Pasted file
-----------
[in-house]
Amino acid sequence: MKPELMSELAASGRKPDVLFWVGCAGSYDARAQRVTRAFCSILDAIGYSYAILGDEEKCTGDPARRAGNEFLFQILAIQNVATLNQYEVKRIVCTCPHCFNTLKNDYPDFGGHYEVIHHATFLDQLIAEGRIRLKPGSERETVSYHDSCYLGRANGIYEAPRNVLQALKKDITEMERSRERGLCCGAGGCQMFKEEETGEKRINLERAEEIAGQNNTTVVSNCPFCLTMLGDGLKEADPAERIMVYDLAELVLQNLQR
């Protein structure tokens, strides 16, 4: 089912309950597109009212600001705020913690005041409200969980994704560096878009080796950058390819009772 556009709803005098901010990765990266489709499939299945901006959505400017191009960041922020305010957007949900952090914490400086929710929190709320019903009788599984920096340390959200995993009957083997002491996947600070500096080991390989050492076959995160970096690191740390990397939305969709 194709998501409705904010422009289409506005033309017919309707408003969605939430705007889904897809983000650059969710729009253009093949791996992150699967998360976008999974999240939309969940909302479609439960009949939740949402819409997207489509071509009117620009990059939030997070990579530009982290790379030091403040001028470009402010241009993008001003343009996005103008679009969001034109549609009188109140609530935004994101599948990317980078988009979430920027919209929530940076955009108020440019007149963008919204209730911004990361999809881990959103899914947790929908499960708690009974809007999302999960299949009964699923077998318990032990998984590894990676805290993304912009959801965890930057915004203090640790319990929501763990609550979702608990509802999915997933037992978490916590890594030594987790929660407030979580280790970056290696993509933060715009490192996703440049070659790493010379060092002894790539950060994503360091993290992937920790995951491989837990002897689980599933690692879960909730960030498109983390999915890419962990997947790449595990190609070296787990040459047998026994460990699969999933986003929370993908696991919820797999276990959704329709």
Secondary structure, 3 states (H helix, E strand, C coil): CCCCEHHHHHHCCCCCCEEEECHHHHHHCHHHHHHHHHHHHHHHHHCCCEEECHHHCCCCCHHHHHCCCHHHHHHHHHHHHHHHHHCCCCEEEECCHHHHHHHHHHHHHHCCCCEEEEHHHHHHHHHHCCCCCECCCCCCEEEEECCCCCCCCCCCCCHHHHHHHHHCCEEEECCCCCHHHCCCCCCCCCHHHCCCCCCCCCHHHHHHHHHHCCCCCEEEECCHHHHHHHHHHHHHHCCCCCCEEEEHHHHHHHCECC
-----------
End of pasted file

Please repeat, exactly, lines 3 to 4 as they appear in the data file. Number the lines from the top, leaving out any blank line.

């Protein structure tokens, strides 16, 4: 089912309950597109009212600001705020913690005041409200969980994704560096878009080796950058390819009772 556009709803005098901010990765990266489709499939299945901006959505400017191009960041922020305010957007949900952090914490400086929710929190709320019903009788599984920096340390959200995993009957083997002491996947600070500096080991390989050492076959995160970096690191740390990397939305969709 194709998501409705904010422009289409506005033309017919309707408003969605939430705007889904897809983000650059969710729009253009093949791996992150699967998360976008999974999240939309969940909302479609439960009949939740949402819409997207489509071509009117620009990059939030997070990579530009982290790379030091403040001028470009402010241009993008001003343009996005103008679009969001034109549609009188109140609530935004994101599948990317980078988009979430920027919209929530940076955009108020440019007149963008919204209730911004990361999809881990959103899914947790929908499960708690009974809007999302999960299949009964699923077998318990032990998984590894990676805290993304912009959801965890930057915004203090640790319990929501763990609550979702608990509802999915997933037992978490916590890594030594987790929660407030979580280790970056290696993509933060715009490192996703440049070659790493010379060092002894790539950060994503360091993290992937920790995951491989837990002897689980599933690692879960909730960030498109983390999915890419962990997947790449595990190609070296787990040459047998026994460990699969999933986003929370993908696991919820797999276990959704329709």
Secondary structure, 3 states (H helix, E strand, C coil): CCCCEHHHHHHCCCCCCEEEECHHHHHHCHHHHHHHHHHHHHHHHHCCCEEECHHHCCCCCHHHHHCCCHHHHHHHHHHHHHHHHHCCCCEEEECCHHHHHHHHHHHHHHCCCCEEEEHHHHHHHHHHCCCCCECCCCCCEEEEECCCCCCCCCCCCCHHHHHHHHHCCEEEECCCCCHHHCCCCCCCCCHHHCCCCCCCCCHHHHHHHHHHCCCCCEEEECCHHHHHHHHHHHHHHCCCCCCEEEEHHHHHHHCECC